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Collaboratively develop a shared vision for schoolwide SEL that is communicated to the entire school community, informs planning and implementation, and is revisited regularly.
Carol Dweck is a psychologist who researches achievement and success. Her major finding is that those who have a “growth mindset”—those who believe that their abilities are developed through dedication and hard work, not innate talent—are more likely to be resilient when things get tough and persevere to achieve goals (Dweck, 2006).
To ensure meetings are productive, it’s a good idea to define team roles and responsibilities, and strive to share work equitably.
The CASEL Guide to Schoolwide SEL provides an intentional and collaborative implementation process. Find out where to begin.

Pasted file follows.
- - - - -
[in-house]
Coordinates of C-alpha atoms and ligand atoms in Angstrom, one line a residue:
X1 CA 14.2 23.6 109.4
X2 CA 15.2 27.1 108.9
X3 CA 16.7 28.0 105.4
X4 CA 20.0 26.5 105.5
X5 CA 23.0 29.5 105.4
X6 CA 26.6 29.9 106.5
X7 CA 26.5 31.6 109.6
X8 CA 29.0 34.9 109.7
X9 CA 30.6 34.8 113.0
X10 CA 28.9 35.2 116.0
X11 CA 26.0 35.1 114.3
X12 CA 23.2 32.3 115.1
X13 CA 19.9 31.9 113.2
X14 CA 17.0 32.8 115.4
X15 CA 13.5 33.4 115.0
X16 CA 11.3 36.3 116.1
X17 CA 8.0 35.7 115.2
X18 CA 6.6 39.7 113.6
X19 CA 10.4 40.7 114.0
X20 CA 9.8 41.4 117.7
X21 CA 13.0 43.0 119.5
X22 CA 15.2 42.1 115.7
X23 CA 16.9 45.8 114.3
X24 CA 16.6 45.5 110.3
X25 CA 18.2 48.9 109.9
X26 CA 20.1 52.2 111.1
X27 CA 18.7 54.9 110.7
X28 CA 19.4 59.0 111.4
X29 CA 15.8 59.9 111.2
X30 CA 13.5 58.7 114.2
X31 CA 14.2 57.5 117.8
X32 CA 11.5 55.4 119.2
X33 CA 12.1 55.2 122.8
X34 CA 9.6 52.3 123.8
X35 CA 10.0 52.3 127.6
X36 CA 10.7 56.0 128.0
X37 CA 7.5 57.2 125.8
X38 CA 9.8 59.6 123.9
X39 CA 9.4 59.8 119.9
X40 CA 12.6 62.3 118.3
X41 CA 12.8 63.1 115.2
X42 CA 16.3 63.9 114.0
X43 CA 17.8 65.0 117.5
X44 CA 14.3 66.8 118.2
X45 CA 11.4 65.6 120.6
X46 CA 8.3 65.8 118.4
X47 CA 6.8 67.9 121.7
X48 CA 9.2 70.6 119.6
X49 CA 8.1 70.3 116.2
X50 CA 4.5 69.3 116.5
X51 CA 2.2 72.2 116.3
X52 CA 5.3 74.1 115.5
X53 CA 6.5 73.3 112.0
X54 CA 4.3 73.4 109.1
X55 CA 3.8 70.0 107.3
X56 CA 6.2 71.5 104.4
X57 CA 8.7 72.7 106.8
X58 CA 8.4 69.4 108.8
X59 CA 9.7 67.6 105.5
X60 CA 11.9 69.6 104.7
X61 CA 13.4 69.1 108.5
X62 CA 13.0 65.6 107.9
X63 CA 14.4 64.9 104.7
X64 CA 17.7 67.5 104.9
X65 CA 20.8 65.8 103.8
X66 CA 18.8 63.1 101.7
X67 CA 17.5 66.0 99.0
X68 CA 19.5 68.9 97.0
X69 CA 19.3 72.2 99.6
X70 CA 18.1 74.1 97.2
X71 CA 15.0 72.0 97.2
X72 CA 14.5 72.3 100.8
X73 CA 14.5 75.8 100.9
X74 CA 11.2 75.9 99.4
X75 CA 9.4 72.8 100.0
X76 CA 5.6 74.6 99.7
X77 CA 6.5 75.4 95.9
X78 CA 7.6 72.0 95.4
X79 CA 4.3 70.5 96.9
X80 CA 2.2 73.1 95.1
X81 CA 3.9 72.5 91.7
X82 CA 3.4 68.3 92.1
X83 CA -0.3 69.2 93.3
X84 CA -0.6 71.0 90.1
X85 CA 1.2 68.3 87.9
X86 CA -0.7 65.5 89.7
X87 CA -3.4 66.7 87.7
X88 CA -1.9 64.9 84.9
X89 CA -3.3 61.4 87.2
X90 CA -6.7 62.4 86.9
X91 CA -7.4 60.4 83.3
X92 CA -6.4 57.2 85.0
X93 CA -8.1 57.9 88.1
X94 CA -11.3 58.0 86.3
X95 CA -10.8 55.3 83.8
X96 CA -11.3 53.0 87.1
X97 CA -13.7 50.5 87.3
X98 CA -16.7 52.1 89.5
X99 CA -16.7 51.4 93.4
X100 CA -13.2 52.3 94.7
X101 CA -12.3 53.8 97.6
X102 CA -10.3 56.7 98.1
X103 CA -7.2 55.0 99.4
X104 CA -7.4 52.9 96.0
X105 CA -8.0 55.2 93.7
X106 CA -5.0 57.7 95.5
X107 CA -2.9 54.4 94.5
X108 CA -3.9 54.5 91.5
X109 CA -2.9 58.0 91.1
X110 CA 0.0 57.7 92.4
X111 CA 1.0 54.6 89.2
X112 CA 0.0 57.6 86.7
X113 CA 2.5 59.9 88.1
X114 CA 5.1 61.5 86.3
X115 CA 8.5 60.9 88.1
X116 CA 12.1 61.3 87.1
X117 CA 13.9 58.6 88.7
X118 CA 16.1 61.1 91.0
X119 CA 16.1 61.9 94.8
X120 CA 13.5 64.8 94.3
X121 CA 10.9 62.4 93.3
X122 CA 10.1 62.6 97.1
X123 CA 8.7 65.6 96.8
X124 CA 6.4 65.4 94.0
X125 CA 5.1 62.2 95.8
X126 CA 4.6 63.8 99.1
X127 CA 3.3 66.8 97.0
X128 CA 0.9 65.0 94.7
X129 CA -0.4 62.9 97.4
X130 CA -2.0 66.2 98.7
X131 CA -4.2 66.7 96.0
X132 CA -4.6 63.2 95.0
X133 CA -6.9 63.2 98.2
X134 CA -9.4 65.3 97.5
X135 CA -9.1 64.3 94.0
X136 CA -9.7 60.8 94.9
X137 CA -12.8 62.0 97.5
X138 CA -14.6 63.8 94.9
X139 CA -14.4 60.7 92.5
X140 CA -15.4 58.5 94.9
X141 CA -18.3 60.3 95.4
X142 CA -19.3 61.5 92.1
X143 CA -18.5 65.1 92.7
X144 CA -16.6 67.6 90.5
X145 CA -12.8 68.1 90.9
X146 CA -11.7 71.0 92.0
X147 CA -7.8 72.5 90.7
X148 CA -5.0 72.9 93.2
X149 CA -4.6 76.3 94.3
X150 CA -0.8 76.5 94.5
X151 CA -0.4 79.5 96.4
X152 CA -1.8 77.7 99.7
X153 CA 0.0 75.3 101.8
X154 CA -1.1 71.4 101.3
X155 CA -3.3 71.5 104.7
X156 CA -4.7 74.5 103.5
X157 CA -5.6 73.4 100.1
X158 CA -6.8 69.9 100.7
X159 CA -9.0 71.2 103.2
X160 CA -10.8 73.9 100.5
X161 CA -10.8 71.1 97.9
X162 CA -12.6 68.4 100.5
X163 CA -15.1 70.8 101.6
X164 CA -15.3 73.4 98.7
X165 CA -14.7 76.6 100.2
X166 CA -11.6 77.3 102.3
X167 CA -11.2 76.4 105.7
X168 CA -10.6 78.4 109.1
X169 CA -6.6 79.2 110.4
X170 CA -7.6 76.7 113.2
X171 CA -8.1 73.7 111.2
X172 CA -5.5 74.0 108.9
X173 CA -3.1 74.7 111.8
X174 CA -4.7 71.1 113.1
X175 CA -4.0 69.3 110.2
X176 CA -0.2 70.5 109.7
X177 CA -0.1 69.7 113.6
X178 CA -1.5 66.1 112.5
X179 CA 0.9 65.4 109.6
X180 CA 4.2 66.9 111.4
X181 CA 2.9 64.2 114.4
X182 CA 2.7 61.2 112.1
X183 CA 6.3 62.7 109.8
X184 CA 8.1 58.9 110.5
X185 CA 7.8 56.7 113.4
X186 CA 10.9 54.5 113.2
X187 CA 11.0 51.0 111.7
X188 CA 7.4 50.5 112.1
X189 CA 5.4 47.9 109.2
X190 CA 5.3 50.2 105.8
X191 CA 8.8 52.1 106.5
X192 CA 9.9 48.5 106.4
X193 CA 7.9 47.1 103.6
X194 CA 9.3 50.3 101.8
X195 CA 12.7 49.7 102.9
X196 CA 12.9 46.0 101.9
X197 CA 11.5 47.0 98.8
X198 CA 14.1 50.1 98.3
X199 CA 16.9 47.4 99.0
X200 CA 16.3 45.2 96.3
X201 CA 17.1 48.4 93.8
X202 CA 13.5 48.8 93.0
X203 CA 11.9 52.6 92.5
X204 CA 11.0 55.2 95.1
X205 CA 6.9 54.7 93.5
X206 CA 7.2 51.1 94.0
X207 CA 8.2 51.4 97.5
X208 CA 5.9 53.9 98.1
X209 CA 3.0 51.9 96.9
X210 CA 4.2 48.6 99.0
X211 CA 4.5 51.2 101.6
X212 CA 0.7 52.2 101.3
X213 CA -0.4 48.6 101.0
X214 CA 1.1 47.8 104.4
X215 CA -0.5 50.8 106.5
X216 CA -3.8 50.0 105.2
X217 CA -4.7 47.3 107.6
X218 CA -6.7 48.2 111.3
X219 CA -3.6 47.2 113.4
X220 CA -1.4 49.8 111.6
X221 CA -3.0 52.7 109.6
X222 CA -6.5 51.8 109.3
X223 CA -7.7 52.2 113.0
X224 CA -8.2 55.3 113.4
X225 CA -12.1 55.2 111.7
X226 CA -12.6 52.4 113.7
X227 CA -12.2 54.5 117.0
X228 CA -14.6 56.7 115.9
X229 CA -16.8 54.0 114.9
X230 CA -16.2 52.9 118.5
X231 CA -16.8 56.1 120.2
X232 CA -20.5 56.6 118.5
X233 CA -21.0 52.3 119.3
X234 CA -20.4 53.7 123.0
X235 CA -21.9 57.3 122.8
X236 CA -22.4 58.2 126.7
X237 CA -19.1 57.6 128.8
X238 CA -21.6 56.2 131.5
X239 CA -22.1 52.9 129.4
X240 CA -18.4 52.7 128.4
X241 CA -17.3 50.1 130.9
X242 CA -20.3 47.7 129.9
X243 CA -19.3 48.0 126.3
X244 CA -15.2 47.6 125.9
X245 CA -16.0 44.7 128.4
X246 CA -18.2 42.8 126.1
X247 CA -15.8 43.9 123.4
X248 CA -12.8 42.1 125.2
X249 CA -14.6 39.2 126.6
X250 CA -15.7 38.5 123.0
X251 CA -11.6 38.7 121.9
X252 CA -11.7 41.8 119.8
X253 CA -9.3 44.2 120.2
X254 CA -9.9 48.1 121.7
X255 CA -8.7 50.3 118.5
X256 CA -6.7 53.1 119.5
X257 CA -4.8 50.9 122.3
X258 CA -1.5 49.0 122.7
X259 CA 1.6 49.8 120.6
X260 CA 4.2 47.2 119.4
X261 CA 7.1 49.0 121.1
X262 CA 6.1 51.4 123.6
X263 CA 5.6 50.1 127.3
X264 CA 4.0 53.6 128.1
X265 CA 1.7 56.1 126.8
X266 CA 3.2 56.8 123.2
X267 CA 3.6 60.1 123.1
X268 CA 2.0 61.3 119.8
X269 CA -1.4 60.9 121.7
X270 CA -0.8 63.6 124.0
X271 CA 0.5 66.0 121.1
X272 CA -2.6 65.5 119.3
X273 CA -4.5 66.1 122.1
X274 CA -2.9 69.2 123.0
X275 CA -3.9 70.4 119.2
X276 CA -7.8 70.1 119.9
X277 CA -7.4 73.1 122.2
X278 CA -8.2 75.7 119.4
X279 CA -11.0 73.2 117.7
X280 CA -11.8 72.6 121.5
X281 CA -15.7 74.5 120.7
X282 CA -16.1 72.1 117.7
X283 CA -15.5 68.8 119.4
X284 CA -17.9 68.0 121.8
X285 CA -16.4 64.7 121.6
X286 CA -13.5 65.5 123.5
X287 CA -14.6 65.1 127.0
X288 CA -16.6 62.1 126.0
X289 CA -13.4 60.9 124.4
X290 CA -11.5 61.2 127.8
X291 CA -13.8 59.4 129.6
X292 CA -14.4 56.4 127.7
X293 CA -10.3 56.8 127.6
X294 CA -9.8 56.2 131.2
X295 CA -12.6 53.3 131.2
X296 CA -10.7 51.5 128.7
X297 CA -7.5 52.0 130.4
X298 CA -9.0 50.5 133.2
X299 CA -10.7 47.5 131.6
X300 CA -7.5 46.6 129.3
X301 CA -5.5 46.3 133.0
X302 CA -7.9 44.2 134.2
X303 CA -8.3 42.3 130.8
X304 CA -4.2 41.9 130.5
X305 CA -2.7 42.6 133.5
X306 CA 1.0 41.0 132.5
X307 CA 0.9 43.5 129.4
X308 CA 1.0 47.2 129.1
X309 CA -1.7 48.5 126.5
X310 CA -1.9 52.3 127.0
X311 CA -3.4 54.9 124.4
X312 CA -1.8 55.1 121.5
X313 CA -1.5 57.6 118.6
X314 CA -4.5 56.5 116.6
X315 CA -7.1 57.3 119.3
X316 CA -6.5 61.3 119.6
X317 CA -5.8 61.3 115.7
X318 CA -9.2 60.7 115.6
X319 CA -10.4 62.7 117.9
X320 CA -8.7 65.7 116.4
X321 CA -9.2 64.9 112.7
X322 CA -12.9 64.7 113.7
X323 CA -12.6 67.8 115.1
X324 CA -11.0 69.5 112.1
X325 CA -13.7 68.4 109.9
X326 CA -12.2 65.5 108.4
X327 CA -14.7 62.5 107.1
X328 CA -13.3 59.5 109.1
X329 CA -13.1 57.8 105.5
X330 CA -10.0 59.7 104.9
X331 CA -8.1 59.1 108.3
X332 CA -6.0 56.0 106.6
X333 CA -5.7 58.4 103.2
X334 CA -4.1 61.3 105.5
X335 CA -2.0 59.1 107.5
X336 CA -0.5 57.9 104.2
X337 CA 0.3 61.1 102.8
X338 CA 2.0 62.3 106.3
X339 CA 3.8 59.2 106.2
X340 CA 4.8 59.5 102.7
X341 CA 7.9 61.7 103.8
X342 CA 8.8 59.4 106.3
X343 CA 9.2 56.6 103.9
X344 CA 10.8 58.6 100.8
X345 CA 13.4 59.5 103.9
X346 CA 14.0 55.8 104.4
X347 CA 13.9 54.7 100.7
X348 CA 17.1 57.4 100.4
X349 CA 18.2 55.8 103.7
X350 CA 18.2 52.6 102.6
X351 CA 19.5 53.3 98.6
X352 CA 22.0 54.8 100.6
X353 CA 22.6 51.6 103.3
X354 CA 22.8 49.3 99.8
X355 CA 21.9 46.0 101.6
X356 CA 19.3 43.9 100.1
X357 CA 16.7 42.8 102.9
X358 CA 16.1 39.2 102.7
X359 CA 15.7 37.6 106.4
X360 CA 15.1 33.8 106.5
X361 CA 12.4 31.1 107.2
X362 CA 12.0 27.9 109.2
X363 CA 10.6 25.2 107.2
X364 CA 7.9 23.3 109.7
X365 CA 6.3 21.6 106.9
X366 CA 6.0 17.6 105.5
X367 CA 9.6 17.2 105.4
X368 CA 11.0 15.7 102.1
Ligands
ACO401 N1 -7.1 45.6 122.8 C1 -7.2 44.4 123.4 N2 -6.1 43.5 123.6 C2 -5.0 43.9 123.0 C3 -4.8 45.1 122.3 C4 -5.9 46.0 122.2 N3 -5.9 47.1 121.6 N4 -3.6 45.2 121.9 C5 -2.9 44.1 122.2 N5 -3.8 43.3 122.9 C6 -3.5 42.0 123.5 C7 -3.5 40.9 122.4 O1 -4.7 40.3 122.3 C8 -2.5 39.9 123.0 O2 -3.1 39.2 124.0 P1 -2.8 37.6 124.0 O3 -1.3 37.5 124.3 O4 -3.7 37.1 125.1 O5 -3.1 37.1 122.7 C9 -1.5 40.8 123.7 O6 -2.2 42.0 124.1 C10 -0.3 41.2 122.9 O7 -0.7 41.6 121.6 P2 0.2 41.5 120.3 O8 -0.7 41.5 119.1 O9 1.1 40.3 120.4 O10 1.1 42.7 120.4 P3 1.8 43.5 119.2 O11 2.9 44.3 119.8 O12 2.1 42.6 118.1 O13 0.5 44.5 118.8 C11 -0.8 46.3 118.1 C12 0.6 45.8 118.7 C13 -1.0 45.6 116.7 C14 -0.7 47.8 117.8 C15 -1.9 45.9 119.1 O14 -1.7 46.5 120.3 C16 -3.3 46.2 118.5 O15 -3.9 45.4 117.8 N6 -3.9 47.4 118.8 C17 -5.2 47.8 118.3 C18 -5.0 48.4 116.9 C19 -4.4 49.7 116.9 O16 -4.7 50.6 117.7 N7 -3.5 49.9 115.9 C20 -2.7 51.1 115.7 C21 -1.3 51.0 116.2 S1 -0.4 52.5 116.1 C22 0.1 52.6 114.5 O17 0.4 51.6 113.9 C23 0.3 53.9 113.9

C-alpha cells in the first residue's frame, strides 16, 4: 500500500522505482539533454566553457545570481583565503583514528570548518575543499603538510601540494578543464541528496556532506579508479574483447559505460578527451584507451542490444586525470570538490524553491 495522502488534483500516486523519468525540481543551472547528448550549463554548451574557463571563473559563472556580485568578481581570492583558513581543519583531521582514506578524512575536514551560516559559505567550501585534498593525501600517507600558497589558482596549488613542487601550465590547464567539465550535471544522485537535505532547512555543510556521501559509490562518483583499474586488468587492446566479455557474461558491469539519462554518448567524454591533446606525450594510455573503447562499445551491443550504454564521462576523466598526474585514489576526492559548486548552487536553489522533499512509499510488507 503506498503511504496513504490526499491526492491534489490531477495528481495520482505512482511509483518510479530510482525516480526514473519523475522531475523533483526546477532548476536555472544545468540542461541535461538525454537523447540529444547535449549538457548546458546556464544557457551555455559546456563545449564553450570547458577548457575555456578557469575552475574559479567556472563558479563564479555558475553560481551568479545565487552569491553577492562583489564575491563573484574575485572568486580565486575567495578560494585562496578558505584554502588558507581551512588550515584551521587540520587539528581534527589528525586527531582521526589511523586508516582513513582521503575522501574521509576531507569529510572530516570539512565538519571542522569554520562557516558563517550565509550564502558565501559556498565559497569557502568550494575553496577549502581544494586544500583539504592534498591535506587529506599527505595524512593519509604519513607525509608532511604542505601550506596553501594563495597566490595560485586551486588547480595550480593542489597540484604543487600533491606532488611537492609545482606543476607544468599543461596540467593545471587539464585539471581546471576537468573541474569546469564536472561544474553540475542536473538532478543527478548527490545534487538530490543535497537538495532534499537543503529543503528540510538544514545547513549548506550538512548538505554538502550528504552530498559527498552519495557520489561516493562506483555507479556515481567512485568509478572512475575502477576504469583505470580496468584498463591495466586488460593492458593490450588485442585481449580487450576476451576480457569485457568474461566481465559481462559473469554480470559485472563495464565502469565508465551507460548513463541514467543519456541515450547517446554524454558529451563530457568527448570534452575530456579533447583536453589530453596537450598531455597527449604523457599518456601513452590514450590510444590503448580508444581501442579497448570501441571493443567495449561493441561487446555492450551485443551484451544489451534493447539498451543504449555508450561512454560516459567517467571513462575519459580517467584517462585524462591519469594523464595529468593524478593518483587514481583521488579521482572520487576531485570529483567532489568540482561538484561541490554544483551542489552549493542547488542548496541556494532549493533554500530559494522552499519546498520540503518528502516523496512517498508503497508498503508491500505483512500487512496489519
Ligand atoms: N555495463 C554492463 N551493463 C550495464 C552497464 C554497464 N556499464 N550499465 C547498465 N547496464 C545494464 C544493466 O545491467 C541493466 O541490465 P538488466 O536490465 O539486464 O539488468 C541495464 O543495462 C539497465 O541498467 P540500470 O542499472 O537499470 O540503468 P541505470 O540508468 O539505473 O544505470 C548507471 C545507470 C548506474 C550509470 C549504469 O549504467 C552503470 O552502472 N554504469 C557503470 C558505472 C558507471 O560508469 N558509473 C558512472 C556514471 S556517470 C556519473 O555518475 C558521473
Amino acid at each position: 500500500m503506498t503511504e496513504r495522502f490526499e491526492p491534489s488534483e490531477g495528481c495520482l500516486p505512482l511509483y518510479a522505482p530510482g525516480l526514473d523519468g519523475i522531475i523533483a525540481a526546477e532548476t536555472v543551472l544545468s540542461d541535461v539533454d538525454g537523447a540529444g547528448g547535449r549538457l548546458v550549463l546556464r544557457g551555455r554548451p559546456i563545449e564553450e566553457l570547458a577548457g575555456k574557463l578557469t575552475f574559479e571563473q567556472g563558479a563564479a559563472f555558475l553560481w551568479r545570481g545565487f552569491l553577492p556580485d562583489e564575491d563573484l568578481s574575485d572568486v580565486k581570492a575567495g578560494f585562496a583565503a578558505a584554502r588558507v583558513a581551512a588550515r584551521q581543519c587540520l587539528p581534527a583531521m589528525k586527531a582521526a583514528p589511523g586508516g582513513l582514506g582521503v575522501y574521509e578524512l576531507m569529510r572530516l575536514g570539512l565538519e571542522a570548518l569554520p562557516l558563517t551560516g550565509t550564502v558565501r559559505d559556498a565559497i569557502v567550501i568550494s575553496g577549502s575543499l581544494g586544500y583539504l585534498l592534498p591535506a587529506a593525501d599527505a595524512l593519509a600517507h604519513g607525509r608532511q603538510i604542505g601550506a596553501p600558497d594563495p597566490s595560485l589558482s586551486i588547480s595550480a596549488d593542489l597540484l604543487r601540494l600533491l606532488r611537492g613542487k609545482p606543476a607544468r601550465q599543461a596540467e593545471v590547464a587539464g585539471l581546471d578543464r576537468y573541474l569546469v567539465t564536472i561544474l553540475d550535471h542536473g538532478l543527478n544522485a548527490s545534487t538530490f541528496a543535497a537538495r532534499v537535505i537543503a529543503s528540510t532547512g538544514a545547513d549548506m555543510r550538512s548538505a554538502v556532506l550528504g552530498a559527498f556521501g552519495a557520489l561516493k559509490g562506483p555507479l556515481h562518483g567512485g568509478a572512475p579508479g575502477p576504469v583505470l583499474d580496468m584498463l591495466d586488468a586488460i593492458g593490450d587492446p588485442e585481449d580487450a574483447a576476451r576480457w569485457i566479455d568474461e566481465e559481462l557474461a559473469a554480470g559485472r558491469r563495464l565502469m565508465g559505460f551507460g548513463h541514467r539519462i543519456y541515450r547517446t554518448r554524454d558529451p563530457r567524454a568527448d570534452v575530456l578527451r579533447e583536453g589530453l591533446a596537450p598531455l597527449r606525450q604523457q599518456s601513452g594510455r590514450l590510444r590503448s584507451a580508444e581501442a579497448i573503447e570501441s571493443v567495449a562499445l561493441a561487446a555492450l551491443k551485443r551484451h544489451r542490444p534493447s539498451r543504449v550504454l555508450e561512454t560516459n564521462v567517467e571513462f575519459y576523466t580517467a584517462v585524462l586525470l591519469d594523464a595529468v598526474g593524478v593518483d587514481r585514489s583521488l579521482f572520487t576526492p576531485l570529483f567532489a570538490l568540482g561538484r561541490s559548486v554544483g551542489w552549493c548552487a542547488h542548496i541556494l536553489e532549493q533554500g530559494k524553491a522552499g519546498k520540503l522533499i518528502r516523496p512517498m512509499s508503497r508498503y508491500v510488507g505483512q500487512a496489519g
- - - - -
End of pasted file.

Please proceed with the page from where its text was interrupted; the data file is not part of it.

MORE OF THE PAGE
Expand adult learning through structures such as professional learning communities and mentoring opportunities.
Support staff in modeling SEL competencies, mindsets, and skills throughout the school community.
When discipline policies and practices are supportive, developmentally-appropriate, and equitable, they reinforce SEL and support stronger relationships, student engagement, and equitable outcomes.
Students have a unique perspective on how high-level decisions impact the day-to-day life of the school, and their voices are critical to quality schoolwide SEL implementation. By listening to students, schools can make informed decisions about the changes that will best support all learners.
A supportive and equitable environment in all classrooms serves as a platform for all academic, social and emotional learning. At the core of a supportive classroom is a caring, engaging teacher who establishes authentic trusting relationships with each student.